Pure water boils at a temperature of 100 degrees Celsius, or 211.9 degrees Fahrenheit. This standard assumes an external atmospheric pressure of 1 bar or the standard pressure at sea level. According to About.com, changes in air pressure can raise or lower the boiling point of water.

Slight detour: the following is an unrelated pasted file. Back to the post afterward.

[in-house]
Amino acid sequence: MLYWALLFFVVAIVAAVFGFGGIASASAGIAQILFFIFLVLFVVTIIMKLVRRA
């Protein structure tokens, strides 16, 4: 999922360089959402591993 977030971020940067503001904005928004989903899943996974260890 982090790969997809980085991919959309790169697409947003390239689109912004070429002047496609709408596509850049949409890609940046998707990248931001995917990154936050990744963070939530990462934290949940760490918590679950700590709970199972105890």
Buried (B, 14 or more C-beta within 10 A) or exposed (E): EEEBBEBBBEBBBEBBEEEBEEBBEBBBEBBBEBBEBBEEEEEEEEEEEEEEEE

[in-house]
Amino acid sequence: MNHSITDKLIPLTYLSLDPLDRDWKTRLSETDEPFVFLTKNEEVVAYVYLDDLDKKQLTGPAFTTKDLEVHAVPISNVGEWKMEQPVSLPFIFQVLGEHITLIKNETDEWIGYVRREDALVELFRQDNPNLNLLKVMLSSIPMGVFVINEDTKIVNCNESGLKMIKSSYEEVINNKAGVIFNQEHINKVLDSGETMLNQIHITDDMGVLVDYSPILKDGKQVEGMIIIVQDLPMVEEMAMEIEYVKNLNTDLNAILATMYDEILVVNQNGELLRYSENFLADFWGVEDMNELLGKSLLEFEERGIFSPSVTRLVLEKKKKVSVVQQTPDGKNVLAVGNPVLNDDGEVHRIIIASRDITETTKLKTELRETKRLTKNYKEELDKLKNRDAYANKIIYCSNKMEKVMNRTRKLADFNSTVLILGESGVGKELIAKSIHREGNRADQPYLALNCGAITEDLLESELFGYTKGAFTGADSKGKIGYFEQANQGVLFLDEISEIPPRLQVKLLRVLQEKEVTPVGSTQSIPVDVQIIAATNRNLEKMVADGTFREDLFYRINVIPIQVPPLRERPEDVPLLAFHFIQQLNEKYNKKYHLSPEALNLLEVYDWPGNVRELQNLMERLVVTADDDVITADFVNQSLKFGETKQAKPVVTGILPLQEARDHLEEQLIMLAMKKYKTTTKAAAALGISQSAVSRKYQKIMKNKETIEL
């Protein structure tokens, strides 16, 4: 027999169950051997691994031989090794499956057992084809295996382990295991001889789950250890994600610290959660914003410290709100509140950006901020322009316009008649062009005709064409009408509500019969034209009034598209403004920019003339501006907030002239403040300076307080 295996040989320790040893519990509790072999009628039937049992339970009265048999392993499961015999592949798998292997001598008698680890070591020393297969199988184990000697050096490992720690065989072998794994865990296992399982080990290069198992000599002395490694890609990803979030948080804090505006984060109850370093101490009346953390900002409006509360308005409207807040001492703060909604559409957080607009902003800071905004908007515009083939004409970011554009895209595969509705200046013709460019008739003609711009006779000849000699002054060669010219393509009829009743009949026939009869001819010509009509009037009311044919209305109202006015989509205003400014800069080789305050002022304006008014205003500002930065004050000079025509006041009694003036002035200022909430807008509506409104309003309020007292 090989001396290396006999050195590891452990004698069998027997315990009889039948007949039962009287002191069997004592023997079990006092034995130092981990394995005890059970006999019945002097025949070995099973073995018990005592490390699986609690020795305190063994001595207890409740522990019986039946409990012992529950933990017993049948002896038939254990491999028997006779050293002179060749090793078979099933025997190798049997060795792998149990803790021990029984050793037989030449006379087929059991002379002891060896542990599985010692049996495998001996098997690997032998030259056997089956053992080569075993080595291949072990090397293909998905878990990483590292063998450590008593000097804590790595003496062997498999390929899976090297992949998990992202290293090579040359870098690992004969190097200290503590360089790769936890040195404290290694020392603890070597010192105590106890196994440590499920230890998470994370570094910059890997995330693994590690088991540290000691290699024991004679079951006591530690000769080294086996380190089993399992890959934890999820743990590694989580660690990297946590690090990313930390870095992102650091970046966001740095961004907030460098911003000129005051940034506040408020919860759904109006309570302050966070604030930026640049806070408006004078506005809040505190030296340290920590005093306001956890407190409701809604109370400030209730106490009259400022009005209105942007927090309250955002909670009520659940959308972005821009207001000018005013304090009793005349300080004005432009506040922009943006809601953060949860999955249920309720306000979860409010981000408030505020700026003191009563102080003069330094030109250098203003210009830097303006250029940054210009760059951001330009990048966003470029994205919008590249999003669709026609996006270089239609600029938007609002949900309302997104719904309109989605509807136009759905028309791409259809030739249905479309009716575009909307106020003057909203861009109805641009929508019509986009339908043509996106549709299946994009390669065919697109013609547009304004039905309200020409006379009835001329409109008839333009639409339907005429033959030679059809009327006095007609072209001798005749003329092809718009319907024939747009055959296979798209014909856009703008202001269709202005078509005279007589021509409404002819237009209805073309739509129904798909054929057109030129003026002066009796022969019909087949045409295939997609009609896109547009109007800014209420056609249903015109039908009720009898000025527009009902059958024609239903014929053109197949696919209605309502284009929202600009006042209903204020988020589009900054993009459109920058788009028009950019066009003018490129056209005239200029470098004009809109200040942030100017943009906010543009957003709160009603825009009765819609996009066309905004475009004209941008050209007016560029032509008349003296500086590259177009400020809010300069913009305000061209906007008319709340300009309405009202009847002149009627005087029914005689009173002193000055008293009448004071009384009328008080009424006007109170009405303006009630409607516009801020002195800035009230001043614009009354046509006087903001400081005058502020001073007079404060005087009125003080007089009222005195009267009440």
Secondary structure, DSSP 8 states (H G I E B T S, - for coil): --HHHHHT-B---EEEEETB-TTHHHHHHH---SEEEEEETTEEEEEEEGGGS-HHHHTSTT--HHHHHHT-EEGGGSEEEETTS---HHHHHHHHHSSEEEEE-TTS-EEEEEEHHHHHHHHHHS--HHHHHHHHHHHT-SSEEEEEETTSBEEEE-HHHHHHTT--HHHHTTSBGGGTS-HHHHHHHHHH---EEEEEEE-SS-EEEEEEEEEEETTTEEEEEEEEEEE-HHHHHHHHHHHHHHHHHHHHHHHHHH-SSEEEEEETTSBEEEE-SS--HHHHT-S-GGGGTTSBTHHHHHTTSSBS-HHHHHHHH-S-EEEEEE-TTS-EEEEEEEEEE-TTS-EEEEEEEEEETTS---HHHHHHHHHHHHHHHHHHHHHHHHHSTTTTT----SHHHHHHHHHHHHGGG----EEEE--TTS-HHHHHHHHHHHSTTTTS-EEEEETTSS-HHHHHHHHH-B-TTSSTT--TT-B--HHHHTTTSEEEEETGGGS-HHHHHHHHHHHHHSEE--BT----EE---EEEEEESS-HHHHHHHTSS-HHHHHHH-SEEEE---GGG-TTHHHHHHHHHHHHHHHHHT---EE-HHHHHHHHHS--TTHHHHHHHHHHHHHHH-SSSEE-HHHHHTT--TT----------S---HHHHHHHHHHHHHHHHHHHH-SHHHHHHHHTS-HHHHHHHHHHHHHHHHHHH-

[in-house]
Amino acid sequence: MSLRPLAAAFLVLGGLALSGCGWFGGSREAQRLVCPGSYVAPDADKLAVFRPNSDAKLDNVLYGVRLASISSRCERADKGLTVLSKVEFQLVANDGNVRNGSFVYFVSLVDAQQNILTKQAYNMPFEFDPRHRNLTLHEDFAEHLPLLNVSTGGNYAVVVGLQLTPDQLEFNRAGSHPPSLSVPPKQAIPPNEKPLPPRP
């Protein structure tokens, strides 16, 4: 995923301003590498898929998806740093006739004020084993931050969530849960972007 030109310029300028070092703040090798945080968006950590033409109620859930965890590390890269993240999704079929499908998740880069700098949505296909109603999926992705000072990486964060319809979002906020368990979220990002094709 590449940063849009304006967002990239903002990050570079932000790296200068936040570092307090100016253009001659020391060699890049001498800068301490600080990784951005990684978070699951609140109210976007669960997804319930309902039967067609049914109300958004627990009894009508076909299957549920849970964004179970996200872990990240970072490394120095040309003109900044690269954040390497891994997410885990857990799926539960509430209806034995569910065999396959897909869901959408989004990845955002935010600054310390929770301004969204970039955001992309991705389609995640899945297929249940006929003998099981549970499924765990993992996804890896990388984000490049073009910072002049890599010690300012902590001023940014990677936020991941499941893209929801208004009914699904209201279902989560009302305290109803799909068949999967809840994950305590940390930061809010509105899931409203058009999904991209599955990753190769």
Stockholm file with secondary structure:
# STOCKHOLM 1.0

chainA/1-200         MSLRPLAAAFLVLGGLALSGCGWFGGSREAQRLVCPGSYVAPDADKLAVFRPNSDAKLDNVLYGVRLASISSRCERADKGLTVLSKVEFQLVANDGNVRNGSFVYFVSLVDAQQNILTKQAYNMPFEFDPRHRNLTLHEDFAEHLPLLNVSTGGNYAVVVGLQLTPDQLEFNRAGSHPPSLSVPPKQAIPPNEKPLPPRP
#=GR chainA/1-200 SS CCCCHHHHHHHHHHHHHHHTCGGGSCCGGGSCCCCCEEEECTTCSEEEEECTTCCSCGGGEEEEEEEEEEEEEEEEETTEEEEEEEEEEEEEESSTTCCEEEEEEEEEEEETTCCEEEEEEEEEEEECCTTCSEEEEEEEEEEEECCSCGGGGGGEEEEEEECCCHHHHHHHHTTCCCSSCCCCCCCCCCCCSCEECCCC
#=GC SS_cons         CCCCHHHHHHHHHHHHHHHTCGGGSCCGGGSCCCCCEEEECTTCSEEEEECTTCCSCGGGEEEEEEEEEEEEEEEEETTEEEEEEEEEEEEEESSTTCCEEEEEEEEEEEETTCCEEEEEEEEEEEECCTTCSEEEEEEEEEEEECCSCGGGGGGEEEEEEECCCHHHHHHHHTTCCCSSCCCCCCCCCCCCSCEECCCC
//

Many factors influence the temperature at which water boils. Lower pressure lowers the water's vapor point and allows it to boil at lower temperatures. The presence of dissolved solutes in the water also affects the boiling point, according to About.com. Water with salt dissolved in it, for example, boils at higher temperatures than distilled water.